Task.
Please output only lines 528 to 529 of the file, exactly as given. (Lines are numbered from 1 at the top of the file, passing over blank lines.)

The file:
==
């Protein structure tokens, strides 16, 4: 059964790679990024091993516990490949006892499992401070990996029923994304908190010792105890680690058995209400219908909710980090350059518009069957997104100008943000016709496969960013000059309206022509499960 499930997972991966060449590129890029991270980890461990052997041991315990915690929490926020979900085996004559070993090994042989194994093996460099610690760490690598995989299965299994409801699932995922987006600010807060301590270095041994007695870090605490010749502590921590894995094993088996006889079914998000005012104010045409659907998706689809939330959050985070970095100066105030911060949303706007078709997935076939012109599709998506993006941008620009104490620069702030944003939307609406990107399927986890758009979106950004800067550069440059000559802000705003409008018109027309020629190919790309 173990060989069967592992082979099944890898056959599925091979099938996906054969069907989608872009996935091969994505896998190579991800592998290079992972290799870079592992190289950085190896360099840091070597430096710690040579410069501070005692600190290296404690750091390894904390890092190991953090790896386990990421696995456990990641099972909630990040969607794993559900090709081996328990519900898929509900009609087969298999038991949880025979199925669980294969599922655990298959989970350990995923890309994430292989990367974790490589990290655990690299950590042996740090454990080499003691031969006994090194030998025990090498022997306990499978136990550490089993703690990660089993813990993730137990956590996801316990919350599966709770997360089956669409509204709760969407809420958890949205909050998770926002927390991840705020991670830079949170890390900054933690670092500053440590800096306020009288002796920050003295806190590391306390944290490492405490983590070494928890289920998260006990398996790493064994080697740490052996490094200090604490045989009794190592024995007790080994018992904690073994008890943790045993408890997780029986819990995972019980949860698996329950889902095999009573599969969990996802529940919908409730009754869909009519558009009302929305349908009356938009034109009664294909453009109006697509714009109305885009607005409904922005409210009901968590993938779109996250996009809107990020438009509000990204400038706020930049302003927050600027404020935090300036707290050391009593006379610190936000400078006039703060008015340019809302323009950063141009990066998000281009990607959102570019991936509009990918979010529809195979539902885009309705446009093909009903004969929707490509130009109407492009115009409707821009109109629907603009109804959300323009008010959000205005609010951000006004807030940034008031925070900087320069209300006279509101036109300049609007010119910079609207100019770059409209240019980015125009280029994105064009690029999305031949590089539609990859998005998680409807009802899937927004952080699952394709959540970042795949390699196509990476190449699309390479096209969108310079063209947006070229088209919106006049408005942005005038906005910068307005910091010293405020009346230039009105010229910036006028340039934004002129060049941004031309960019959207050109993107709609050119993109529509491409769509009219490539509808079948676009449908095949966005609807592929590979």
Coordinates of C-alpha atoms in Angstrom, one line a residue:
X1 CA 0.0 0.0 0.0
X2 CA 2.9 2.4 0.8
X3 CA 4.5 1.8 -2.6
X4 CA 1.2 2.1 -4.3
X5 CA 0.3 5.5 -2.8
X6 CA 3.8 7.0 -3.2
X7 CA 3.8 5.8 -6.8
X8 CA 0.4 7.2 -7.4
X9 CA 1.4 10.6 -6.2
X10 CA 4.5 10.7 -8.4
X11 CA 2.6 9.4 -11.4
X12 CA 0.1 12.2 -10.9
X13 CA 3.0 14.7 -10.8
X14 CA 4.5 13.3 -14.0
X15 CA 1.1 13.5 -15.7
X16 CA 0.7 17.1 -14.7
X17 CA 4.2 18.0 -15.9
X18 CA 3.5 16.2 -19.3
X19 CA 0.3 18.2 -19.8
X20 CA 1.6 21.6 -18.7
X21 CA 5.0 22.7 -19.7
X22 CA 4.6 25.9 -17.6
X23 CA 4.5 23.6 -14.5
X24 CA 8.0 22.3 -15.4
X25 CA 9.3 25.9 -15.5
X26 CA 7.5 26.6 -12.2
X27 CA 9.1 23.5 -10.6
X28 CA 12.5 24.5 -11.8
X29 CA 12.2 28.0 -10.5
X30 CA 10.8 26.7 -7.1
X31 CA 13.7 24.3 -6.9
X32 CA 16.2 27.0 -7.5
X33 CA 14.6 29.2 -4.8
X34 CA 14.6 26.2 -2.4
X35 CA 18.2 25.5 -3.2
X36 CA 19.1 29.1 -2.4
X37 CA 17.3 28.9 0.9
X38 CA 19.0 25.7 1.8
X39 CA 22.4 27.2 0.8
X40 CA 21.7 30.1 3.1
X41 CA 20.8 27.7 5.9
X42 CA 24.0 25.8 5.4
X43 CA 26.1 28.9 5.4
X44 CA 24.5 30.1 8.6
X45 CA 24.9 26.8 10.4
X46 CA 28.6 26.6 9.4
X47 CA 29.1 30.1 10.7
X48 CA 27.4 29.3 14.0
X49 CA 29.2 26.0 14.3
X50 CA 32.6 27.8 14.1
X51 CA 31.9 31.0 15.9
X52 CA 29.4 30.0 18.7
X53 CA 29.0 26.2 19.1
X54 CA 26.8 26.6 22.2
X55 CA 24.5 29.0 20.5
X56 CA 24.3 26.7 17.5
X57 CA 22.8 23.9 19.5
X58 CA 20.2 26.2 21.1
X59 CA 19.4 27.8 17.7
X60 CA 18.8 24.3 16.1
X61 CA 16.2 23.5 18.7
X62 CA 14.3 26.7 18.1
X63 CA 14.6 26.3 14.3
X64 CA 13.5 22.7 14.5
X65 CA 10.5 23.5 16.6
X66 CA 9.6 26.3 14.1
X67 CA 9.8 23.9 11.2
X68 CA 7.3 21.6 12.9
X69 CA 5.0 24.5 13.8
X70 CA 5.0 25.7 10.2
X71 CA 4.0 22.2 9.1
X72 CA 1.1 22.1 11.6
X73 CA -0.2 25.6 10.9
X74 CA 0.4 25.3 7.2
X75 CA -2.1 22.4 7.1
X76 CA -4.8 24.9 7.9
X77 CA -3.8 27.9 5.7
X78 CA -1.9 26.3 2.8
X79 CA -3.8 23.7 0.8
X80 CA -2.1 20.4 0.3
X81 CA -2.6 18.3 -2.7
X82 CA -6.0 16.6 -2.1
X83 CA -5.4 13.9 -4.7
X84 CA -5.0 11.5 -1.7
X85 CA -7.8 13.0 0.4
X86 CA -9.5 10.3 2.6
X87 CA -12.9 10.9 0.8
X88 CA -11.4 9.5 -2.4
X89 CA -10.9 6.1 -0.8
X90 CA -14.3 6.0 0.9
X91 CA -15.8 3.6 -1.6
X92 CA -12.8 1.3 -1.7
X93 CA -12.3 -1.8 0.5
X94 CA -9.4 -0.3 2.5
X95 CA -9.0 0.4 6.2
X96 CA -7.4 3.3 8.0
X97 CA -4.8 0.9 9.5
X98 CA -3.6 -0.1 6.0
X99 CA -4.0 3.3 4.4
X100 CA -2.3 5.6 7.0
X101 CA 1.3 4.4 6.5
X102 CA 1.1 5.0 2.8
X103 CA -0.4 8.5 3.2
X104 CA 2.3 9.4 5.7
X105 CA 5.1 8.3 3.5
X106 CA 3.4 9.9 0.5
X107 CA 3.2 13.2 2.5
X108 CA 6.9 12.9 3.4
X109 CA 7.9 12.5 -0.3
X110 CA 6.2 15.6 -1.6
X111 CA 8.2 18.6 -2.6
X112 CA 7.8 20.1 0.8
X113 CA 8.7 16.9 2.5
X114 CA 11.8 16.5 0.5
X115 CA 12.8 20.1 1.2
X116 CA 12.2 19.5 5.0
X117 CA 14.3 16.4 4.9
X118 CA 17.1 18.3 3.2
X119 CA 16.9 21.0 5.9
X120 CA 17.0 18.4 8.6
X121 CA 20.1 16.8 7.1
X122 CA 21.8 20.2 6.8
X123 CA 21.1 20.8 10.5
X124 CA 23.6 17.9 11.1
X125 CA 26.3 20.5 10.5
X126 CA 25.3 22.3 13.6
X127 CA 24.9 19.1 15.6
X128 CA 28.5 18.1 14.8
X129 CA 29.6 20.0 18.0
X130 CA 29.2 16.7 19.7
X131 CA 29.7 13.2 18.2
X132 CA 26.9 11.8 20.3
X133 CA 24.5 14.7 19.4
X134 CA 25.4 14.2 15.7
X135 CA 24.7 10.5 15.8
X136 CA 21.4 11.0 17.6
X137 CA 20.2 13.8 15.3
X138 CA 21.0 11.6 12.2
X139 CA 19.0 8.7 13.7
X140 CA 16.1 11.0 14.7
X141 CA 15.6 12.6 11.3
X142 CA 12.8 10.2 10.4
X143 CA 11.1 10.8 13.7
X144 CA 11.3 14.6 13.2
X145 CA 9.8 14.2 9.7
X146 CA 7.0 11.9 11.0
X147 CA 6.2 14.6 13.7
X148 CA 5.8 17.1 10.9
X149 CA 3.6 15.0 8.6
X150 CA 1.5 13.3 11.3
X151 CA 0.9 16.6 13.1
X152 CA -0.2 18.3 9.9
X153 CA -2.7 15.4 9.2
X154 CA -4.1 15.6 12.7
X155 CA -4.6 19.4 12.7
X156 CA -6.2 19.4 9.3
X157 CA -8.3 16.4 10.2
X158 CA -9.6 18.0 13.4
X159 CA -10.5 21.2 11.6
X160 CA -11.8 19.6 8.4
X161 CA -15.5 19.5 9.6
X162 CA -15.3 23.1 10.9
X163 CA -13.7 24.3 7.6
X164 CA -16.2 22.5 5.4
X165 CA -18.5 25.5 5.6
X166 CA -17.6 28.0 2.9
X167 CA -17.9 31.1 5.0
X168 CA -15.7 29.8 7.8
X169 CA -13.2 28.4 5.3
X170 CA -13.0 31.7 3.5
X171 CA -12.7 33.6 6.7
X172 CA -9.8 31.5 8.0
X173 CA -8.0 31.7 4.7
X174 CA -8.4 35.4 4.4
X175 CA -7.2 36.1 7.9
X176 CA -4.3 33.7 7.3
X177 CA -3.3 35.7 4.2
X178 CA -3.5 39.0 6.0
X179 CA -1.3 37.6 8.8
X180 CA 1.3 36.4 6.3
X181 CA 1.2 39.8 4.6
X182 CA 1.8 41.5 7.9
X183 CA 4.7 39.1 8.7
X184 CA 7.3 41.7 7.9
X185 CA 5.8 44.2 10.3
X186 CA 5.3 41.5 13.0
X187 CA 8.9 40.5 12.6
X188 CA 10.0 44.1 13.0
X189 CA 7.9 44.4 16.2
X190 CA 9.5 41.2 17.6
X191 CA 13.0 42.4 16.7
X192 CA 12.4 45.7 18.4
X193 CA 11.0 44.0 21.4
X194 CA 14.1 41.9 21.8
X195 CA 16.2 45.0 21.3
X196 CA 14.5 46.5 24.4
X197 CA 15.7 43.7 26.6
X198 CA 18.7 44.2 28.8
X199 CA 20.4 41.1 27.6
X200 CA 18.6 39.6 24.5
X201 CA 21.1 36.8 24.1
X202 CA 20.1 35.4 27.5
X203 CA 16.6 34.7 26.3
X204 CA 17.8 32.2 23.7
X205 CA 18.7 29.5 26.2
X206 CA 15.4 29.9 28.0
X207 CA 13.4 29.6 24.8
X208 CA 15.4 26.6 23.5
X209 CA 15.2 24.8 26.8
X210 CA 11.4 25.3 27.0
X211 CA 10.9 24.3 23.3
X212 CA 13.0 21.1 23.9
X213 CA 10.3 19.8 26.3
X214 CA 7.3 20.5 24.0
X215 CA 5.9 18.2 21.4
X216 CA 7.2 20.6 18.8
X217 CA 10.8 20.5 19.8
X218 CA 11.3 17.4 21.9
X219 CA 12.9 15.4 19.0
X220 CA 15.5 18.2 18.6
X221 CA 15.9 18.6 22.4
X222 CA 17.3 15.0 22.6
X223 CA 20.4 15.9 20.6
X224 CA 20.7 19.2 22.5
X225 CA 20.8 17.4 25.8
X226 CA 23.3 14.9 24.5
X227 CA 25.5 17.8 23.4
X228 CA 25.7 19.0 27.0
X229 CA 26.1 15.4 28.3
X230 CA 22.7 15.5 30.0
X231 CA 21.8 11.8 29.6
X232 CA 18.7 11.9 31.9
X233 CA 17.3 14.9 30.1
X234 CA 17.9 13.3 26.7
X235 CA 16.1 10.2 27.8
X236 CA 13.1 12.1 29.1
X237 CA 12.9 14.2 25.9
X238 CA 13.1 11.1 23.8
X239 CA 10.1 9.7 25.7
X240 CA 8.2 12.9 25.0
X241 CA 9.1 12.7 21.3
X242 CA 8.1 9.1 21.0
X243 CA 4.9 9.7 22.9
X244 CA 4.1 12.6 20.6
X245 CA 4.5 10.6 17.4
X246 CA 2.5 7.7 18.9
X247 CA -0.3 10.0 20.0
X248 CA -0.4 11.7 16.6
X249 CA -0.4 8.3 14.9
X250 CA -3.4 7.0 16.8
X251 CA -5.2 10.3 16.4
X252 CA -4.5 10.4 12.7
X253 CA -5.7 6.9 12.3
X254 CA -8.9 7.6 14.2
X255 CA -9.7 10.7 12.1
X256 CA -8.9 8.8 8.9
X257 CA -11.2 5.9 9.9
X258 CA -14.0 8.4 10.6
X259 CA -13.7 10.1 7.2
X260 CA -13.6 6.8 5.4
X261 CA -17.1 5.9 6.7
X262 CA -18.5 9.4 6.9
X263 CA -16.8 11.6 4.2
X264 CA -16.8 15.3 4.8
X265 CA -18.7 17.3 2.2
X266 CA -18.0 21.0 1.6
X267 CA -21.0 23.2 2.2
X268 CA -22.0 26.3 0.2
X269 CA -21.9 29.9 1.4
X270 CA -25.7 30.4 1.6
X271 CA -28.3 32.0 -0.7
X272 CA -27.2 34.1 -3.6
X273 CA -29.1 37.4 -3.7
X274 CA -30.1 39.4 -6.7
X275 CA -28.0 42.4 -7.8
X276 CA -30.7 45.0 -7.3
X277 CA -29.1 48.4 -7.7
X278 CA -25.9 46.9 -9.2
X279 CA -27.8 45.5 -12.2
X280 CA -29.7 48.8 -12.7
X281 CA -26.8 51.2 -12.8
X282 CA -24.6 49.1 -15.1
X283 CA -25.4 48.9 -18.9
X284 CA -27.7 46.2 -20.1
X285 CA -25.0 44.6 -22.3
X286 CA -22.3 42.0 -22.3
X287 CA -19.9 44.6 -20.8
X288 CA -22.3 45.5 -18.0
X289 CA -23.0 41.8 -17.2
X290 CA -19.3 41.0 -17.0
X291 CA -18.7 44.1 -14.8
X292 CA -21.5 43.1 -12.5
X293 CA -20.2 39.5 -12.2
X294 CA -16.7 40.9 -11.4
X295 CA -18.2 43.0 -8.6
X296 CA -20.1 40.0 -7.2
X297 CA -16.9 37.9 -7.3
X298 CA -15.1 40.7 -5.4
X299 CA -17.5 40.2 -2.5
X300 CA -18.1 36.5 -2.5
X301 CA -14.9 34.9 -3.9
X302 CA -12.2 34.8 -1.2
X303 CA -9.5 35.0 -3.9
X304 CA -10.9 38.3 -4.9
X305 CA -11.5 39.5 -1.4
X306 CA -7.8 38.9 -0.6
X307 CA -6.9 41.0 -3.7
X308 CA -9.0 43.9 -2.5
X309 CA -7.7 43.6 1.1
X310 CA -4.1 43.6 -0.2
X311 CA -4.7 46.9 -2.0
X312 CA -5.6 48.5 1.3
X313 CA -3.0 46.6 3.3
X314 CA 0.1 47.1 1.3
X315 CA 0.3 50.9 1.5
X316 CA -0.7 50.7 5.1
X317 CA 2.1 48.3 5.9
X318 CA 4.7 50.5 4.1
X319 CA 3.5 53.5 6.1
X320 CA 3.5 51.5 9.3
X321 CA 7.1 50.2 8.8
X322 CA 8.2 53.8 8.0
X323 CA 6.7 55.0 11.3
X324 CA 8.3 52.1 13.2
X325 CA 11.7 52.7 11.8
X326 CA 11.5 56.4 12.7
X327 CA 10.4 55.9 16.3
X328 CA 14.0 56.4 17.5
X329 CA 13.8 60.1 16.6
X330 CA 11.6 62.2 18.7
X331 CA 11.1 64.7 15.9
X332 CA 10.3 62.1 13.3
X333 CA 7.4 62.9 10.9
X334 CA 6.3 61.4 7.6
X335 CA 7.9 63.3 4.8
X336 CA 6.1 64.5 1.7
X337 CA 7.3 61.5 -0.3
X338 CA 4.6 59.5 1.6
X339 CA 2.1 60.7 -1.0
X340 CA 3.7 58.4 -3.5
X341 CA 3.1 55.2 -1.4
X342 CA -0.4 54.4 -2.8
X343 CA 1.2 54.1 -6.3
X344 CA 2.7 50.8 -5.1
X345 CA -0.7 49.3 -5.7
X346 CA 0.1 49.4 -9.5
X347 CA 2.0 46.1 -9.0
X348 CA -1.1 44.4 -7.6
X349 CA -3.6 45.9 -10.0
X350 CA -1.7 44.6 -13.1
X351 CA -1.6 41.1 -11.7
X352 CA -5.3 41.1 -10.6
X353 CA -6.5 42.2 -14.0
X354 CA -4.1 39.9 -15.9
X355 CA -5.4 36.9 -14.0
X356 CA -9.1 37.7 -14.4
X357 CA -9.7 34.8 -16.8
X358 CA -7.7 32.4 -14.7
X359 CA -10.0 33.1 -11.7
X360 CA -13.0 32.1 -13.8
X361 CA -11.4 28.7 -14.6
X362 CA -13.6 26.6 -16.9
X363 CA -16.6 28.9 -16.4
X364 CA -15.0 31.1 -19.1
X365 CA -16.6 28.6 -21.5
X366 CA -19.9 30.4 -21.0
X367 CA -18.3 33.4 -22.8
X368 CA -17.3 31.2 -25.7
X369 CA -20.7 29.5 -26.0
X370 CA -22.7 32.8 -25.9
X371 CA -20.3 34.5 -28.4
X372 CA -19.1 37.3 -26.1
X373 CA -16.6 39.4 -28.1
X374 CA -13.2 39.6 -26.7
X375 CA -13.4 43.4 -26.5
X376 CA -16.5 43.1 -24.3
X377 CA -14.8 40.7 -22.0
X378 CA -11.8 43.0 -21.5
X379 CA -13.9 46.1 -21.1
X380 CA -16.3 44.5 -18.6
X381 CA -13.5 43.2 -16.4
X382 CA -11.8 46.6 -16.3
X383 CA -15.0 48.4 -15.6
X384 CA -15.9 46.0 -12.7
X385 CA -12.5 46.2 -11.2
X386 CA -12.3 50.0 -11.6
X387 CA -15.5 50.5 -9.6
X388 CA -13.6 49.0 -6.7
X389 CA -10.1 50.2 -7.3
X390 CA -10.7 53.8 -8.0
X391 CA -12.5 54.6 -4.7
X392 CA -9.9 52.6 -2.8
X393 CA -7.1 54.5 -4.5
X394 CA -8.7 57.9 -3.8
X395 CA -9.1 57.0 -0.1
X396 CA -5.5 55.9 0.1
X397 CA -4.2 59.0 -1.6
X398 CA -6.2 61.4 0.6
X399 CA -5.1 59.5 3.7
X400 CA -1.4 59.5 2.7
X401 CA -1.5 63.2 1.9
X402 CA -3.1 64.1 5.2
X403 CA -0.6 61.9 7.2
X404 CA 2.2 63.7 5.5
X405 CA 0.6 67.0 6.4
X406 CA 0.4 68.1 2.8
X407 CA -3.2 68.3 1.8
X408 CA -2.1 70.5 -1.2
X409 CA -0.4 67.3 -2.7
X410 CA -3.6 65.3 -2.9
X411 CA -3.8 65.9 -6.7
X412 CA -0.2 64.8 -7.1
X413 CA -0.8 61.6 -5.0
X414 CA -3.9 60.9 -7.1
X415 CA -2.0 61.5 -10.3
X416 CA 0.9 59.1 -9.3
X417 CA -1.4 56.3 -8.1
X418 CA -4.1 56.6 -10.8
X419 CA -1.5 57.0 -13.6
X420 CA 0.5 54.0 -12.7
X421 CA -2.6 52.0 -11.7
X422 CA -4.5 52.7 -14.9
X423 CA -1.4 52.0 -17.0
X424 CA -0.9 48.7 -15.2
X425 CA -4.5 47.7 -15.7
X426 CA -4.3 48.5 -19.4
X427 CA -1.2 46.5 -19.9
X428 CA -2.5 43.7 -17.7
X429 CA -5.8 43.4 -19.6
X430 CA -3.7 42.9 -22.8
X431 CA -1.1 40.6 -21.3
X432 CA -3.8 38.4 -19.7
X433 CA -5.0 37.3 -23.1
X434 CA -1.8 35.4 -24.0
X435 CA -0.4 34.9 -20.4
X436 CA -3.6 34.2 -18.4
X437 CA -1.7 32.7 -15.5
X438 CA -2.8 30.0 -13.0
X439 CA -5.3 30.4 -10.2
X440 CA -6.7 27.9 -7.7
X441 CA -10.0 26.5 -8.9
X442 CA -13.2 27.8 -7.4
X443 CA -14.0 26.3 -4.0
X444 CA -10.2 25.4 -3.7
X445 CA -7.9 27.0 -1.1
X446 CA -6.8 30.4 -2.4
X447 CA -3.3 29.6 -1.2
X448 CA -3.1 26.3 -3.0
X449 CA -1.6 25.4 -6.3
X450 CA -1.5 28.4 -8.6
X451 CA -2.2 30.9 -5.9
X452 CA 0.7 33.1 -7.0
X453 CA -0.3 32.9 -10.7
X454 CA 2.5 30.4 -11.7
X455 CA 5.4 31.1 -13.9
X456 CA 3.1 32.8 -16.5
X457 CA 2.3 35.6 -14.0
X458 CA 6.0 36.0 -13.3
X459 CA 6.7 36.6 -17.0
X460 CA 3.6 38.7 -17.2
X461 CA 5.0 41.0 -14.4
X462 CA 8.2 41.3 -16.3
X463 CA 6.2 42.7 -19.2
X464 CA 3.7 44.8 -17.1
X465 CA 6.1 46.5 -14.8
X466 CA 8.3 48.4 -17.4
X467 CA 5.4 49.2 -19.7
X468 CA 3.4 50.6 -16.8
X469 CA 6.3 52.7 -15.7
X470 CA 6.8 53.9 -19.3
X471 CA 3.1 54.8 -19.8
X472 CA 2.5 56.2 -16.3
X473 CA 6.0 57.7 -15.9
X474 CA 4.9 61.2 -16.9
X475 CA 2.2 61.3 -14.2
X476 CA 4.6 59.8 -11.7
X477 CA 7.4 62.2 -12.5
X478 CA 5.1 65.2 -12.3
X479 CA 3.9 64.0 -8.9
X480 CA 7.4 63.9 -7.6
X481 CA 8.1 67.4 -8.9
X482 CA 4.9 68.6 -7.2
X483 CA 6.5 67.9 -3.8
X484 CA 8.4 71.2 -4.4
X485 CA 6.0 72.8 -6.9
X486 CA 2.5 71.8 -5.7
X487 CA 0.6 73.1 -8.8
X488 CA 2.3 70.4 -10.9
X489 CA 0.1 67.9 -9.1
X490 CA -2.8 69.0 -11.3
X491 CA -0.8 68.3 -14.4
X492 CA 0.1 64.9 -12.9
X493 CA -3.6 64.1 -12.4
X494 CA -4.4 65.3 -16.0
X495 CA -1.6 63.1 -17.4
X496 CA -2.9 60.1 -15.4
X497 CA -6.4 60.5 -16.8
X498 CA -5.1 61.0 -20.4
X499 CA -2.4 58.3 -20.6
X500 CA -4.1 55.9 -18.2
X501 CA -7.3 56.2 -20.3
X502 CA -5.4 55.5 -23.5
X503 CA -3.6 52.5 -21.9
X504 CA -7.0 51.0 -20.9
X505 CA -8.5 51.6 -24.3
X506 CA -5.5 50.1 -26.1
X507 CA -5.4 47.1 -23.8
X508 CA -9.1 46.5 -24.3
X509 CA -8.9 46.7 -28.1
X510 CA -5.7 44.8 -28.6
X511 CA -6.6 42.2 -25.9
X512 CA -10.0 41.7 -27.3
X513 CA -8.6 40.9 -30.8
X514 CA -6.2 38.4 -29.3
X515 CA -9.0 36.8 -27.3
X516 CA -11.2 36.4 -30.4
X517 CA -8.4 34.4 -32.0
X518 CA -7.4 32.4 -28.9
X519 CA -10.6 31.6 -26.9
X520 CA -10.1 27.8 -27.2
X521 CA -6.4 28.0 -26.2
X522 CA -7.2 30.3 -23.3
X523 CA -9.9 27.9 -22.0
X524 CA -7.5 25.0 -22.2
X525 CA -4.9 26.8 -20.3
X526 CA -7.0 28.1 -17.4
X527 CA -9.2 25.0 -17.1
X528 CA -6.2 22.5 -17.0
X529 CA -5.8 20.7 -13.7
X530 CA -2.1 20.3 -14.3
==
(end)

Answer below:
X526 CA -7.0 28.1 -17.4
X527 CA -9.2 25.0 -17.1